News and Resources
Walter Reed Program-Nigeria Begins Phase 2 Clinical Trial of Ebola Vaccines
The Walter Reed Program-Nigeria recently began a phase 2 clinical trial to evaluate the safety of and the immune responses generated by an investigational prime-boost Ebola vaccine regimen in both healthy HIV-uninfected and HIV-infected adult volunteers.
This study includes two vaccine candidates: Ad26.ZEBOV from Janssen Vaccines & Prevention B.V., part of the Janssen Pharmaceutical Companies of Johnson & Johnson (Janssen), and MVA-BN-Filo from Bavarian Nordic. These will be given sequentially in a “prime-boost” regimen.
Volunteers will receive both vaccine candidates in alternating sequences. By giving two vaccines, one after the other, researchers hope to demonstrate durable protection against Ebola. Some volunteers will receive a placebo vaccine (“dummy vaccine”) instead of an active vaccine, to ensure study results will be objective.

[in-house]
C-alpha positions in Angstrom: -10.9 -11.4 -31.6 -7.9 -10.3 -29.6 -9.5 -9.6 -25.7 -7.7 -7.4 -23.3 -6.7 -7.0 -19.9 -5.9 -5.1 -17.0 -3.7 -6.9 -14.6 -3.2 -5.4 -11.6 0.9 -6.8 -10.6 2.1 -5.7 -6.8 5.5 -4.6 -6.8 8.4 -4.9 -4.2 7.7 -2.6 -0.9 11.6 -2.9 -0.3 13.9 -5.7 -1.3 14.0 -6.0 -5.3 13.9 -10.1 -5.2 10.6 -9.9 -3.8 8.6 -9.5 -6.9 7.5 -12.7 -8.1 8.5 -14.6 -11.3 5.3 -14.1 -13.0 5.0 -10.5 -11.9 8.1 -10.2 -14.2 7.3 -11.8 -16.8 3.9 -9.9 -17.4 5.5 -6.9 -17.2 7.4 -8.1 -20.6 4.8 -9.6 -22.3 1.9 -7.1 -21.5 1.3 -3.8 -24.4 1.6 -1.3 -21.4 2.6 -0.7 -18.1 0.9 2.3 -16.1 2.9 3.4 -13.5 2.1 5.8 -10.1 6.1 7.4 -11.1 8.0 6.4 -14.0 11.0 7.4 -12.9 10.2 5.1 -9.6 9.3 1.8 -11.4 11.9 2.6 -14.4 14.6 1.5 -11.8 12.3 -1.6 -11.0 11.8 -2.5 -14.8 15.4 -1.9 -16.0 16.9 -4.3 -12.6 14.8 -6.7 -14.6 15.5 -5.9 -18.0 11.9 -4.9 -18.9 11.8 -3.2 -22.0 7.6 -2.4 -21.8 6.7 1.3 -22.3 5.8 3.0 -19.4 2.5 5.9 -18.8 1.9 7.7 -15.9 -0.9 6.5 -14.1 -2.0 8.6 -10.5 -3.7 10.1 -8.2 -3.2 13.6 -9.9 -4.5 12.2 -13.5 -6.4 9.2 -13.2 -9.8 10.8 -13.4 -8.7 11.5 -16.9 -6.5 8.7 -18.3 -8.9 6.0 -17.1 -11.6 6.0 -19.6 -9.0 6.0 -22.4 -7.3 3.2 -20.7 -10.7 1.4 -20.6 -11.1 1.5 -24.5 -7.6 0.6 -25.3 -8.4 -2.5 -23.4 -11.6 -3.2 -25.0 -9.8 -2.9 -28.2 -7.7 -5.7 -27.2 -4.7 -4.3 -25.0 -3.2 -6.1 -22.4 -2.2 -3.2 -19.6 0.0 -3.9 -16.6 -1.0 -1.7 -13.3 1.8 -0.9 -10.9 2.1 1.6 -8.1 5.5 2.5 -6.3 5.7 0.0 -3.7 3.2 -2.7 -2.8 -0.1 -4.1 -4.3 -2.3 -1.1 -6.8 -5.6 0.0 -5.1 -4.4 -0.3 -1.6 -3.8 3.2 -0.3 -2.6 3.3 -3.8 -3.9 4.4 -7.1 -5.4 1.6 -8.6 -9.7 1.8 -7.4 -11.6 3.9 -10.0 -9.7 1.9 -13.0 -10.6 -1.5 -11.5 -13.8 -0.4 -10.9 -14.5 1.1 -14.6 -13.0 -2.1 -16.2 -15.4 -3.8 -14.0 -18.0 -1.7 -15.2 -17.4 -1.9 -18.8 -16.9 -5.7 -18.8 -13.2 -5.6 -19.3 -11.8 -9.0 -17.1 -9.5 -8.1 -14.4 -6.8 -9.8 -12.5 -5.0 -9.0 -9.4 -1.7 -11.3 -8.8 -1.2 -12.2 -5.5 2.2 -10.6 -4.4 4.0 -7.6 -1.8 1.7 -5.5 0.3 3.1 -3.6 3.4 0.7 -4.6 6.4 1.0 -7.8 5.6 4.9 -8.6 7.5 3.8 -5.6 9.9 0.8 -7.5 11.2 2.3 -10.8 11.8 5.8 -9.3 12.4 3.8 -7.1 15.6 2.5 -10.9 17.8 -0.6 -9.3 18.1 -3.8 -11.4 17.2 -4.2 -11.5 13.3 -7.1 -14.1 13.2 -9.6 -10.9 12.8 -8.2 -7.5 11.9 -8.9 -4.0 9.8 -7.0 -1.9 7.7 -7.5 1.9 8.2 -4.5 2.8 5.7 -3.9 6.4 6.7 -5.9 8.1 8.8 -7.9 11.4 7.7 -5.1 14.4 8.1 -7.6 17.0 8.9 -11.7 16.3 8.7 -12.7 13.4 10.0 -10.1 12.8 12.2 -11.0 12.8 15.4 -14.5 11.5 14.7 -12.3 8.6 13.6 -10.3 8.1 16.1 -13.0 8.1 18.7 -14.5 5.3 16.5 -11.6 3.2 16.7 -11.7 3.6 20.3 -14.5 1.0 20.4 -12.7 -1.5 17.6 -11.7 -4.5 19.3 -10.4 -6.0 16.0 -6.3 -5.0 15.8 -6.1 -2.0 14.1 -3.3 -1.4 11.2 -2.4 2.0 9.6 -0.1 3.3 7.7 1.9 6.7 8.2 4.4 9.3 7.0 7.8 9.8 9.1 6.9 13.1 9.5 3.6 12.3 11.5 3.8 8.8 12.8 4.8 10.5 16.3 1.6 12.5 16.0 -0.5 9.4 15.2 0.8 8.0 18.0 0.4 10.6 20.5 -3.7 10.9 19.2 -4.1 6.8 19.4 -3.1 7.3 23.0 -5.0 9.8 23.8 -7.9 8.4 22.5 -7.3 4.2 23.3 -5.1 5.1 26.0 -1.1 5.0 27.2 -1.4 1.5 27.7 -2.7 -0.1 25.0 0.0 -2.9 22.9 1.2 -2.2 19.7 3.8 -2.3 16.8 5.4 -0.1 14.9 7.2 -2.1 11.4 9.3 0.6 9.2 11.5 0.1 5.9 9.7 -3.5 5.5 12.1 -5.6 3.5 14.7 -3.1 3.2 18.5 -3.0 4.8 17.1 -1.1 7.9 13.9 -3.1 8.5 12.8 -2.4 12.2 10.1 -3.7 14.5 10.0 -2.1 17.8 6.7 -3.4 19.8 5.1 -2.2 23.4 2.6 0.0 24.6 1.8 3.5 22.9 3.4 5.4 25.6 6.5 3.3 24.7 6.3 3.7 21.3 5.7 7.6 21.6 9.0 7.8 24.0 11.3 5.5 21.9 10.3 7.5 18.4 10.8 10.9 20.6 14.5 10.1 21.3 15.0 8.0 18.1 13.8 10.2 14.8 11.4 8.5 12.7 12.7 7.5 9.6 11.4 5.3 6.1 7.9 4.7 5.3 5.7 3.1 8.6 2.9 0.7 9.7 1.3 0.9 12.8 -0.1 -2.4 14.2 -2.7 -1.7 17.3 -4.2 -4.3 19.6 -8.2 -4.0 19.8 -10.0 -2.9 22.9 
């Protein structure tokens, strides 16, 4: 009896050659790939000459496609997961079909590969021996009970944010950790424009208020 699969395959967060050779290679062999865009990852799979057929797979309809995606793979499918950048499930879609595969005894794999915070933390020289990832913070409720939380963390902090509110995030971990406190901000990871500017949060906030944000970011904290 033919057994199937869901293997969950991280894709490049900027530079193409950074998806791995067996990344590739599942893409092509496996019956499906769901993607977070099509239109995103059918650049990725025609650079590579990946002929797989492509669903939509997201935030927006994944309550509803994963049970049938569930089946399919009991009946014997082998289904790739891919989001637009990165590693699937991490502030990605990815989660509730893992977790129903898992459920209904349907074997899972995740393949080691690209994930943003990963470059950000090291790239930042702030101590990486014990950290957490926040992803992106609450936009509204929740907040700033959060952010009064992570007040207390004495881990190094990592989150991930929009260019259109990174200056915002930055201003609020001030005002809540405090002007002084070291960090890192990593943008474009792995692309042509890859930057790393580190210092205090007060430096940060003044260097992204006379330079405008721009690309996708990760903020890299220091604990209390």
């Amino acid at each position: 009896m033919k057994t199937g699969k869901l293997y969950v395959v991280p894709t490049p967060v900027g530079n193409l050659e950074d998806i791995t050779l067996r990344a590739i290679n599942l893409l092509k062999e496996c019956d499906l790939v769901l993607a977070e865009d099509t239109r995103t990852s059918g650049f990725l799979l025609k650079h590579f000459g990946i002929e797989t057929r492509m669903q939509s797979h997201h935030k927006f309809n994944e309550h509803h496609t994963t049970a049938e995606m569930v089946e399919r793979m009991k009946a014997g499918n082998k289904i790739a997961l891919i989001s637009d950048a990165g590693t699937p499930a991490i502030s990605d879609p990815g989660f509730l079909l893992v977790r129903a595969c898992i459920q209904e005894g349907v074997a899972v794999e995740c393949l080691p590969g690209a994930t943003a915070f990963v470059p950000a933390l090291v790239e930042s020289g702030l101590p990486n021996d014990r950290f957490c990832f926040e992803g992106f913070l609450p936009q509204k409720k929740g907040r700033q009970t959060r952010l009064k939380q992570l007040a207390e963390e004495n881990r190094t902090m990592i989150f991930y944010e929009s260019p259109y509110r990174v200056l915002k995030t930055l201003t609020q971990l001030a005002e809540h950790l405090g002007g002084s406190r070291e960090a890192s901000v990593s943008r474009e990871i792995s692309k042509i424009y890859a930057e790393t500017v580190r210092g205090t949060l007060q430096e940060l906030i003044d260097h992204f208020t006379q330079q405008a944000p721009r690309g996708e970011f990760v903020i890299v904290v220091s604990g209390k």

Janssen and other collaborators have performed smaller Phase 1 trials on both vaccine candidates in the United States, United Kingdom, Tanzania and Kenya. Results from the U.K. study, published in JAMA: The Journal of the American Medical Association, suggest that the regimen was well-tolerated by healthy individuals and immunogenic (induce an immune response).
Researchers will assess the safety and tolerability of the vaccine schedules and compare the immune responses, which will help identify the most promising sequence to use in the prime-boost regimen. It will also include volunteers up to 70 years of age and volunteers with stably suppressed HIV infection. HIV infected volunteers are included in the study because they too should benefit from an effective preventive Ebola vaccine if one is found.
The vaccines will not cause Ebola infection. The health and safety of all study participants is top priority. Researchers will closely monitor the effects of the vaccine in those who take part in the study. This study will be conducted in Abuja, Nigeria and in other African countries including Kenya, Uganda, Tanzania and Mozambique. Ebola is a serious and often fatal infectious disease found in several African countries. There is no effective treatment or cure for Ebola and availability of an effective vaccine is considered an important tool in controlling the spread of disease and preventing future epidemics.